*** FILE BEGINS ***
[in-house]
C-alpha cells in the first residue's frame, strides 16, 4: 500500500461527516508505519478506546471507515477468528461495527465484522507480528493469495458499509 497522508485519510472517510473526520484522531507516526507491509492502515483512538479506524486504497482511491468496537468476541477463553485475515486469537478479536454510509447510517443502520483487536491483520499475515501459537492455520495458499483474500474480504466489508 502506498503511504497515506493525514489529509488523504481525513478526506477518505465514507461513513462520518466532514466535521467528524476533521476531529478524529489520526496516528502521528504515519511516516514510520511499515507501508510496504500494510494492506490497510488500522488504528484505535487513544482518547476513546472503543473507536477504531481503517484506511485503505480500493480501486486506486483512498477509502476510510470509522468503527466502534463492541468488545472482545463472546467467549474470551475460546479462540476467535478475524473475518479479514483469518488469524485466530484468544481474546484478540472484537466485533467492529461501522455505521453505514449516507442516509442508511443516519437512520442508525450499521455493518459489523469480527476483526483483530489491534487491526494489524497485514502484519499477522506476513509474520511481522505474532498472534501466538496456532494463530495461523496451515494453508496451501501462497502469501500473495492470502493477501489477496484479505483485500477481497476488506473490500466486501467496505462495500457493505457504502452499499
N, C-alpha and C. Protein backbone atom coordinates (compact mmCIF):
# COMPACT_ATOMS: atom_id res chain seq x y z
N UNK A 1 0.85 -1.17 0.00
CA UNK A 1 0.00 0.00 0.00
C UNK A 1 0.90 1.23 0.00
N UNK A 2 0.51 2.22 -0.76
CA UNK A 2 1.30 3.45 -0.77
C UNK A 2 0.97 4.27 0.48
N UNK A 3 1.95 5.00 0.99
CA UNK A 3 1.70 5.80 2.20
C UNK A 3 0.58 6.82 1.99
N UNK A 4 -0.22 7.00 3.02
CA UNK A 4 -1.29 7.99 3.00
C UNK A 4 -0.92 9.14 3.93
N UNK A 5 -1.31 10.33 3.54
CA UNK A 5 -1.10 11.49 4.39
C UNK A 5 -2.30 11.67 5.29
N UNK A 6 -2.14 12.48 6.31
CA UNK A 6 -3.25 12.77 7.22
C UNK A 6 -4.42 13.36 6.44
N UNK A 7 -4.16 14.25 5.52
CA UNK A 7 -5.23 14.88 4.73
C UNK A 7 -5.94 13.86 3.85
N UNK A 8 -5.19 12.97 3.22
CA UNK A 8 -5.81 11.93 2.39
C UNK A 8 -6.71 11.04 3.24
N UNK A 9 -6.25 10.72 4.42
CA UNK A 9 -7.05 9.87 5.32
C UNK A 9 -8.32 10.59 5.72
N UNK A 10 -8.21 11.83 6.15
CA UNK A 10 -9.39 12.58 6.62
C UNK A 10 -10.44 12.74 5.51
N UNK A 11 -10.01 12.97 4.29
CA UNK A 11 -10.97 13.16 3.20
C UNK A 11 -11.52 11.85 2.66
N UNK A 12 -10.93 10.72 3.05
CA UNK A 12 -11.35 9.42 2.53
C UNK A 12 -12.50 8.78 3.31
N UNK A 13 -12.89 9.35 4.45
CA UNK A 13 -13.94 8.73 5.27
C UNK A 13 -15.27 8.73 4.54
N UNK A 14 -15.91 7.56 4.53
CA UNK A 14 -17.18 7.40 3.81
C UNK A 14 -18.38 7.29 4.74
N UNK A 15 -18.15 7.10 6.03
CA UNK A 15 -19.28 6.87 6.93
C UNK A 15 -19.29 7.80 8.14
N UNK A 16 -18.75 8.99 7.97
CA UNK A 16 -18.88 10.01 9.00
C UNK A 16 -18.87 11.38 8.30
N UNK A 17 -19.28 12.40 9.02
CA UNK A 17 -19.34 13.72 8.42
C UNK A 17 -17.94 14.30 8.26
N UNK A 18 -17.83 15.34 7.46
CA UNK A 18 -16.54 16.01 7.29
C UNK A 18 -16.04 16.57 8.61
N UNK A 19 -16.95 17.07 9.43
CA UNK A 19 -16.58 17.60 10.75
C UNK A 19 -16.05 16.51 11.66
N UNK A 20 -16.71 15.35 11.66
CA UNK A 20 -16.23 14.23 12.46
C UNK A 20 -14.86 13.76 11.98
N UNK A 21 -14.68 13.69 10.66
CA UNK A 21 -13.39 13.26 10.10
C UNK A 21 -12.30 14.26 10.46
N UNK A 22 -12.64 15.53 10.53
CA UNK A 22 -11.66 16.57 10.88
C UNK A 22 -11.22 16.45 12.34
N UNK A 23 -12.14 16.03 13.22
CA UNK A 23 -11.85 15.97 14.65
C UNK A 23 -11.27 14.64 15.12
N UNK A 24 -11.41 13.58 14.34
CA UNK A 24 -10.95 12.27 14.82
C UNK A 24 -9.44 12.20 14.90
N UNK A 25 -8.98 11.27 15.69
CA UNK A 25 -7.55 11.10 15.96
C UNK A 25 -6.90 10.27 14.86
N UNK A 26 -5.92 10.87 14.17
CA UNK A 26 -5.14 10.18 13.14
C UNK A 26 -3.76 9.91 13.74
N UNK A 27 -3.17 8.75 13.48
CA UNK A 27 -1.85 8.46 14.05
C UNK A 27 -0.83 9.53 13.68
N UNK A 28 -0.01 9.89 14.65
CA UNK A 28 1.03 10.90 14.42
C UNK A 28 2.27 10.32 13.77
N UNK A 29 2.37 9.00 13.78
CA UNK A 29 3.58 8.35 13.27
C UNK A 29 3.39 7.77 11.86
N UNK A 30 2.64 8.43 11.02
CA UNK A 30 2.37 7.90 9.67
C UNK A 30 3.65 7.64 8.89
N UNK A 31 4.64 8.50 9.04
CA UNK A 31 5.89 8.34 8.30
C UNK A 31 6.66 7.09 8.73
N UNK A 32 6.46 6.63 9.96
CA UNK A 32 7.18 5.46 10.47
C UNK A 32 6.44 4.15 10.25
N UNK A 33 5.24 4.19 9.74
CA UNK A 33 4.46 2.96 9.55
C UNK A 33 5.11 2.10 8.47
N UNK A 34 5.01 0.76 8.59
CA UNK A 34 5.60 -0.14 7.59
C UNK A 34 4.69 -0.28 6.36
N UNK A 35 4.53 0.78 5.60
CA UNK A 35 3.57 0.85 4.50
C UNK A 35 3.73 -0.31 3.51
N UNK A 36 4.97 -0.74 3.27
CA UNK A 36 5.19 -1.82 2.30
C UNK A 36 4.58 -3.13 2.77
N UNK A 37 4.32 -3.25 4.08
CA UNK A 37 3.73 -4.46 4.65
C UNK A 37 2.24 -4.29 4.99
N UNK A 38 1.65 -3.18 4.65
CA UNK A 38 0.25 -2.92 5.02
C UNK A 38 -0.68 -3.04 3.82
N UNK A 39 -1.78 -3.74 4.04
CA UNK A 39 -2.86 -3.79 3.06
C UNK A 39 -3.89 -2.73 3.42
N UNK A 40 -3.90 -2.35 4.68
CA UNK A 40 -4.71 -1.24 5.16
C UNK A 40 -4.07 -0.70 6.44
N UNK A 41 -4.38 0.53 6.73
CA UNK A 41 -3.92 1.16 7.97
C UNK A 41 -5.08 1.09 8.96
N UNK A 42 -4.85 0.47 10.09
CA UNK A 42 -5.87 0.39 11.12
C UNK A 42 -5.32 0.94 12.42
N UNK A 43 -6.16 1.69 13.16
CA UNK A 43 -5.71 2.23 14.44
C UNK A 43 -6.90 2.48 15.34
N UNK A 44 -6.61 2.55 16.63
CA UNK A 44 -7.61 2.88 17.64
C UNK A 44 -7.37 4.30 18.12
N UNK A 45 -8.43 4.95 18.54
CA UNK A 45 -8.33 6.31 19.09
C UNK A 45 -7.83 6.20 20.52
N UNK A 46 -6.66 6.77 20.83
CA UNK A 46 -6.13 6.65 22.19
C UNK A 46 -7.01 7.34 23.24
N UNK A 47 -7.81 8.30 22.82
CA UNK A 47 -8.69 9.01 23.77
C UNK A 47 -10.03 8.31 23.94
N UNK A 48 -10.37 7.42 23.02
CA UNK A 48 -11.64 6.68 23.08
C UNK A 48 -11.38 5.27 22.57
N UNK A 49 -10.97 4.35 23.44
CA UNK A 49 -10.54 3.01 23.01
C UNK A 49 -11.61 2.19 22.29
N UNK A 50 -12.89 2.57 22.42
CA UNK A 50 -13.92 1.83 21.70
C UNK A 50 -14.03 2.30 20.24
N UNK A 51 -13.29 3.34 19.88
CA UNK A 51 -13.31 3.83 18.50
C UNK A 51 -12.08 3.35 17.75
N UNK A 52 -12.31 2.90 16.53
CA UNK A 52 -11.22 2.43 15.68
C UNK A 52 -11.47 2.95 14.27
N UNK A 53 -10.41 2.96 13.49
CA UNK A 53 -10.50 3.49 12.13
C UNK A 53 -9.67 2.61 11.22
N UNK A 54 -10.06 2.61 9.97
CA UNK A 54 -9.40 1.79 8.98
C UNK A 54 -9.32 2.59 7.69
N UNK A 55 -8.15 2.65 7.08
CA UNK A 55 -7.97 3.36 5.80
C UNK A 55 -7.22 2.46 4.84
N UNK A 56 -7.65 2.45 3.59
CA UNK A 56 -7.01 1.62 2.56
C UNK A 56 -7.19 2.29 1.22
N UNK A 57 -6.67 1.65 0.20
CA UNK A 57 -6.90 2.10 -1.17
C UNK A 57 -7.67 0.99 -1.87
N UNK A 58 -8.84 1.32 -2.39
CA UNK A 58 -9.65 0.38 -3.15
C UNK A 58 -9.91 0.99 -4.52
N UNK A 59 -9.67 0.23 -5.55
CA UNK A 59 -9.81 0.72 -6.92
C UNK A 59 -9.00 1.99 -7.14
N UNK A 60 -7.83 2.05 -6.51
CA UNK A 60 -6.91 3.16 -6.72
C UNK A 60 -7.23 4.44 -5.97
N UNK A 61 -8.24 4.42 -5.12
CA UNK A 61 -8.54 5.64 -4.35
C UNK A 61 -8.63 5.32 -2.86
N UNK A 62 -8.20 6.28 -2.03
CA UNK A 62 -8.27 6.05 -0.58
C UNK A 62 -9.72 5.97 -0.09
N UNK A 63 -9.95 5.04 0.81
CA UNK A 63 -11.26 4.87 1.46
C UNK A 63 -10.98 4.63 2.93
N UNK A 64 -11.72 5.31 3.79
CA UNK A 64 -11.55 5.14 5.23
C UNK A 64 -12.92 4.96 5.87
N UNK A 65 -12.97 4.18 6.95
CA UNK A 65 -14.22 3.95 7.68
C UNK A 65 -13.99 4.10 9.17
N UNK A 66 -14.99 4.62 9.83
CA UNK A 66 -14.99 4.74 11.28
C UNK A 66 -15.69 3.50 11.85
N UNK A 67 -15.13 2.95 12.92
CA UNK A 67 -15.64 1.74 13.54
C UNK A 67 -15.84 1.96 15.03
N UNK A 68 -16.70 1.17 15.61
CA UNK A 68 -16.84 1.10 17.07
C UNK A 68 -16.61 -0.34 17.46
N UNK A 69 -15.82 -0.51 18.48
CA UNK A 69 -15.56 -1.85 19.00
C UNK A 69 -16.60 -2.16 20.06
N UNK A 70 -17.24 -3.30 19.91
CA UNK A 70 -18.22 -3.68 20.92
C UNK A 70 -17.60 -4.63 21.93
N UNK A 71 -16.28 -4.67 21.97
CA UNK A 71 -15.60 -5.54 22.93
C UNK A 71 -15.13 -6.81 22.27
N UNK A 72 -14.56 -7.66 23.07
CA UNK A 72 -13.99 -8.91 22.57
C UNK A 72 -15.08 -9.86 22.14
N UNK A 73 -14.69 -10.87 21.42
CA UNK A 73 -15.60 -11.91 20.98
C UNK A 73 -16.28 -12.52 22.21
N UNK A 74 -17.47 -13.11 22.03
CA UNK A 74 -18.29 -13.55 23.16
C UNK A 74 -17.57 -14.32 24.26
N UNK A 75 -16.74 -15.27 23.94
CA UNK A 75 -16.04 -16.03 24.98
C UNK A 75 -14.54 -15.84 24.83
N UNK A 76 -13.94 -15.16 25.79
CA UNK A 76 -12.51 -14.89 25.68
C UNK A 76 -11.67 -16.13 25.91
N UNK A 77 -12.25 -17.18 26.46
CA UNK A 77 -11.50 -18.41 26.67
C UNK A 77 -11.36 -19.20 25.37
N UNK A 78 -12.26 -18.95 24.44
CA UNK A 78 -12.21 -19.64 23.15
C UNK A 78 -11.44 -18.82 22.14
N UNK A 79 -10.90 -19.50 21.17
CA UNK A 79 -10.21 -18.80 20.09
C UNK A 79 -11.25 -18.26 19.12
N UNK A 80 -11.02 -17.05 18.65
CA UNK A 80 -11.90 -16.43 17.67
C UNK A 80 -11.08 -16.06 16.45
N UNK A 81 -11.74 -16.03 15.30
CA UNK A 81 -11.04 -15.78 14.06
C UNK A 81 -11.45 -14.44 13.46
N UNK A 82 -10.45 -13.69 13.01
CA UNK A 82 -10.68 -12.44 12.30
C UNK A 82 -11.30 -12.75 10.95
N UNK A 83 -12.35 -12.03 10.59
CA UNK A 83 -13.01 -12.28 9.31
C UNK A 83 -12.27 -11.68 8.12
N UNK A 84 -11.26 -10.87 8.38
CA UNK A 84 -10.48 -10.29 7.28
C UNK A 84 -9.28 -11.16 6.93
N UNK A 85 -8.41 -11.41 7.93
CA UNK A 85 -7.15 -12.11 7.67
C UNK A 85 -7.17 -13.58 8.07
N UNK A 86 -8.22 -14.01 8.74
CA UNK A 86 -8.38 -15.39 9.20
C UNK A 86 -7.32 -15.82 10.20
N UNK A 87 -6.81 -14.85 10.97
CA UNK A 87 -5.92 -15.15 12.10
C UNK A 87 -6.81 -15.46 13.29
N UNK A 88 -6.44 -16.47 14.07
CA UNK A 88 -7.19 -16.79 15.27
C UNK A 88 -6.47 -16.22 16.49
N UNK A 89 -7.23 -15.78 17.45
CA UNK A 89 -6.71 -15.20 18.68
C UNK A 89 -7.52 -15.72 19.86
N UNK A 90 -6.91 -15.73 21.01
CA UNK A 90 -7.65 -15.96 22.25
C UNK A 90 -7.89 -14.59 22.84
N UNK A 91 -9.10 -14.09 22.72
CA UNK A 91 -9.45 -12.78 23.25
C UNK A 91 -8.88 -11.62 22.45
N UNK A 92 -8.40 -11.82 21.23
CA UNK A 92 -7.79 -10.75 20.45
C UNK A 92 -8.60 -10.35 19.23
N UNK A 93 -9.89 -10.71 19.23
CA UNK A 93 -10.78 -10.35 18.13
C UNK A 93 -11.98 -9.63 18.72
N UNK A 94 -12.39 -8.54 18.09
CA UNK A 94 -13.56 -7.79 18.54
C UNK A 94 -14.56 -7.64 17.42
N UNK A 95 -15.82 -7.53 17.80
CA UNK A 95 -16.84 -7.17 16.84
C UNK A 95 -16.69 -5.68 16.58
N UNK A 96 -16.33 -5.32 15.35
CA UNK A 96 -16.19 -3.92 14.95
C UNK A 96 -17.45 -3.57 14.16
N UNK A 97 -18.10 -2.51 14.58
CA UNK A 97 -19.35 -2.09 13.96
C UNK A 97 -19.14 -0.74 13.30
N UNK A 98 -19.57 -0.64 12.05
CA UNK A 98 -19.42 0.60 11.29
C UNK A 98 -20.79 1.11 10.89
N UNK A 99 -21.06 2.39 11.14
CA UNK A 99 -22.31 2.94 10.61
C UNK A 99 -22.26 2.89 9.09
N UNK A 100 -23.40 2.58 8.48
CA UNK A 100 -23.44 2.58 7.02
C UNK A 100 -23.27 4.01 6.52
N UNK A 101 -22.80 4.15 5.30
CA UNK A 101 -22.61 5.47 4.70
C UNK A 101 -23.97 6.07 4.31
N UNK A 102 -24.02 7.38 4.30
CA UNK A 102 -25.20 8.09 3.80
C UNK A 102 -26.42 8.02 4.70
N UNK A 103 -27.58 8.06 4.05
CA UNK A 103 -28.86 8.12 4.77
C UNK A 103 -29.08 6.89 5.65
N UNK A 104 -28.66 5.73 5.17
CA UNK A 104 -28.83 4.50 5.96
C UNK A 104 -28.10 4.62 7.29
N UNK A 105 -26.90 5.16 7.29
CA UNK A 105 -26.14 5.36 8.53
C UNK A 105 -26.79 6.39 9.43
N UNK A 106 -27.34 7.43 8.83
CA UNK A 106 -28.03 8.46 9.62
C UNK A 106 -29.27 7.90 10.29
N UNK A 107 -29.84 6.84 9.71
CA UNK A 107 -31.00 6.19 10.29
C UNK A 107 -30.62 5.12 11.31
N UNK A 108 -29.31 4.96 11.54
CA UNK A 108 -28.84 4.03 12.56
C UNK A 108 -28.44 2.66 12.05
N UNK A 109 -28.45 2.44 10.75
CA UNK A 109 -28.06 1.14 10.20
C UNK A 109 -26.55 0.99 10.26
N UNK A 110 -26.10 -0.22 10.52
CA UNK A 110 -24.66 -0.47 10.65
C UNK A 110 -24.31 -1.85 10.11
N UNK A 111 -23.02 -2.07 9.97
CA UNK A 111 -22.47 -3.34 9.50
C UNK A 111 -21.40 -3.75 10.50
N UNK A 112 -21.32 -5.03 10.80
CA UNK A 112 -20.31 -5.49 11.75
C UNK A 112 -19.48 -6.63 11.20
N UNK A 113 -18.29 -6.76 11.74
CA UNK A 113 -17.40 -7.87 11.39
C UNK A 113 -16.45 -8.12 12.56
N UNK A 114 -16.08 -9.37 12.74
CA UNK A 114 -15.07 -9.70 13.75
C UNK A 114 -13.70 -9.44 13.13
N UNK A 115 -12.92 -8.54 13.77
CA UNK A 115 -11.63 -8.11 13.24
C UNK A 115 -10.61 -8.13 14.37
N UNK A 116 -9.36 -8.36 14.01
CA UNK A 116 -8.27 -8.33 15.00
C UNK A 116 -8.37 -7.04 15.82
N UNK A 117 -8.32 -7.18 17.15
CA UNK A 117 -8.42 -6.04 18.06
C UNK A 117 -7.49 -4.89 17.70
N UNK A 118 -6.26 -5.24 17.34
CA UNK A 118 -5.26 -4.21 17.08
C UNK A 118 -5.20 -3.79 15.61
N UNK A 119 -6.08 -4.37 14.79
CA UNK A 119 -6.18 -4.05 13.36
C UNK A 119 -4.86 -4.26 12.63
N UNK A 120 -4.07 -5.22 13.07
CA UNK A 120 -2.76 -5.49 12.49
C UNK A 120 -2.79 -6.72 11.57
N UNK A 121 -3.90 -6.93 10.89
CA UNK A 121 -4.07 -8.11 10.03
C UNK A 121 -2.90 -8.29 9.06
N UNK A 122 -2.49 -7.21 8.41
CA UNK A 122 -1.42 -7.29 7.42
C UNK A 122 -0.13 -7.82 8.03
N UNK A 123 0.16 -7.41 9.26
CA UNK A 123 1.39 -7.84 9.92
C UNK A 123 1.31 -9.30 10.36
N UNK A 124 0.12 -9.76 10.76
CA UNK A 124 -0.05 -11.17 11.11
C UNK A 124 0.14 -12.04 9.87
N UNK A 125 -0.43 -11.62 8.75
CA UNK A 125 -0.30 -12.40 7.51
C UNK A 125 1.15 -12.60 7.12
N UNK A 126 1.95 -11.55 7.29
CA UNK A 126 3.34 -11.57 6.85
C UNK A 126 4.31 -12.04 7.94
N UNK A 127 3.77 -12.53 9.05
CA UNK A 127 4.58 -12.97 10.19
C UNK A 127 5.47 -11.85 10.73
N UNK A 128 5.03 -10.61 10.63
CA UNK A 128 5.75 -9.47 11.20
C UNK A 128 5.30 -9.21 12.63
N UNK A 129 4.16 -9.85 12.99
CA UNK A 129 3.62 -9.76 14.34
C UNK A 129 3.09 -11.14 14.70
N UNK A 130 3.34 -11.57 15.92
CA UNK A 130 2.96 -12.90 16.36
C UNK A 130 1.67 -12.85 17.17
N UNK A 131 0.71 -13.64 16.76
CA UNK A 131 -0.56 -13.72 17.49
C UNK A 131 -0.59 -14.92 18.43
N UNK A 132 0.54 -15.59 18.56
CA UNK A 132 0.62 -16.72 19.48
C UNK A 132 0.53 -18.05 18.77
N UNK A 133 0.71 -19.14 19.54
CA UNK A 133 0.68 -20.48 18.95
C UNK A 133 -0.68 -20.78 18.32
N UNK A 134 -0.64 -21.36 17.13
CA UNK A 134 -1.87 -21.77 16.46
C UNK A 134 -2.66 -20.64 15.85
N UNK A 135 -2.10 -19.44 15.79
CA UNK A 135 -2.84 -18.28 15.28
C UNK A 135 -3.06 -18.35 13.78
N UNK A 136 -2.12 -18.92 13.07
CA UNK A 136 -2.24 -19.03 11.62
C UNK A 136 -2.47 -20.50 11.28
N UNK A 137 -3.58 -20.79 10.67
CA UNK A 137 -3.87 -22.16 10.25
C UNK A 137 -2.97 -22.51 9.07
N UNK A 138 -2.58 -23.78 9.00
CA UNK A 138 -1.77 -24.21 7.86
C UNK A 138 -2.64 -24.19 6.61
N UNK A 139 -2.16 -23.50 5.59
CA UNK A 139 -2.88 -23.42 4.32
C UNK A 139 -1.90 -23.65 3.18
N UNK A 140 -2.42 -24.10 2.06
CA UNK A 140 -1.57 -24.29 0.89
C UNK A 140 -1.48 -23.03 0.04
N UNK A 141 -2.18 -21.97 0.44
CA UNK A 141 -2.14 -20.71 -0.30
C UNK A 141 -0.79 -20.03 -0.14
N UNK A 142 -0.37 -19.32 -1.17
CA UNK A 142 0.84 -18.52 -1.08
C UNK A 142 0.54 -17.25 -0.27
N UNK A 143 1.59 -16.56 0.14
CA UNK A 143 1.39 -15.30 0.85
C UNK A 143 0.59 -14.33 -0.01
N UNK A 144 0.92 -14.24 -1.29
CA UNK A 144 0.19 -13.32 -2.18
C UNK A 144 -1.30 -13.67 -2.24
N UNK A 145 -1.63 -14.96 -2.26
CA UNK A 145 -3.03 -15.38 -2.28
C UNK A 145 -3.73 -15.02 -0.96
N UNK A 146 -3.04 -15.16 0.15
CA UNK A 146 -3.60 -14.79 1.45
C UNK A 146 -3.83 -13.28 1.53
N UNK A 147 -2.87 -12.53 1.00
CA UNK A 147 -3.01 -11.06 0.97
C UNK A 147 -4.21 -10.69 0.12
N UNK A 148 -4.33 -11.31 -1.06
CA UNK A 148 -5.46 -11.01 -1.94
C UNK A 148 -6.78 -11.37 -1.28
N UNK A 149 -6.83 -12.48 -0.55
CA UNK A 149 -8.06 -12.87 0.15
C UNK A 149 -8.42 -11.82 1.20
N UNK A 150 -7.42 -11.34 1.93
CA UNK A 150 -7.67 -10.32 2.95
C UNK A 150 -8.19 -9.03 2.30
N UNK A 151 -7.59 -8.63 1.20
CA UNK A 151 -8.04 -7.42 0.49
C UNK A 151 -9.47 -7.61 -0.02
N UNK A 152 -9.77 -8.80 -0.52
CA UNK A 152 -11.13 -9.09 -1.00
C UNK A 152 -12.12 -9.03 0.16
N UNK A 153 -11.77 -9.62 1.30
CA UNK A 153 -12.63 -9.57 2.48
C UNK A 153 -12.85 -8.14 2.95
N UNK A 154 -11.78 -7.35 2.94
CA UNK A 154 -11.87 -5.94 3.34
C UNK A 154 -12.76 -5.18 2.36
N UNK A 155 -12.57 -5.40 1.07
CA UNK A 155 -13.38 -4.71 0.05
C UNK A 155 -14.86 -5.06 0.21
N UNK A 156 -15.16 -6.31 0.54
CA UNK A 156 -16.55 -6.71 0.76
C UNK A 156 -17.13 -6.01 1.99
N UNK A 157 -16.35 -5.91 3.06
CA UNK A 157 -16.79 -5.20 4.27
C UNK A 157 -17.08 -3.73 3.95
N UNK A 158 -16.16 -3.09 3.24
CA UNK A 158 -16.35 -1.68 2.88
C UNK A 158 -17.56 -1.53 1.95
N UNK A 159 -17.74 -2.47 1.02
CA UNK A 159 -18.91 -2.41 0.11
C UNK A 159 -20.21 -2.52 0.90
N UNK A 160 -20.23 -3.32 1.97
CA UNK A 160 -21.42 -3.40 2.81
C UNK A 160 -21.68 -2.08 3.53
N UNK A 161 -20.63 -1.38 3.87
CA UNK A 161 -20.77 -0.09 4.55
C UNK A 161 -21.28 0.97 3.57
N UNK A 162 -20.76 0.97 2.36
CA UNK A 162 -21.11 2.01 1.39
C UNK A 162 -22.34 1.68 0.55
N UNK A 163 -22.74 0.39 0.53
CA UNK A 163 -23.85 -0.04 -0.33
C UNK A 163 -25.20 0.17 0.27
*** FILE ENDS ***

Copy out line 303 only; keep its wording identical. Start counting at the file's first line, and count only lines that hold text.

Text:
CA UNK A 100 -23.44 2.58 7.02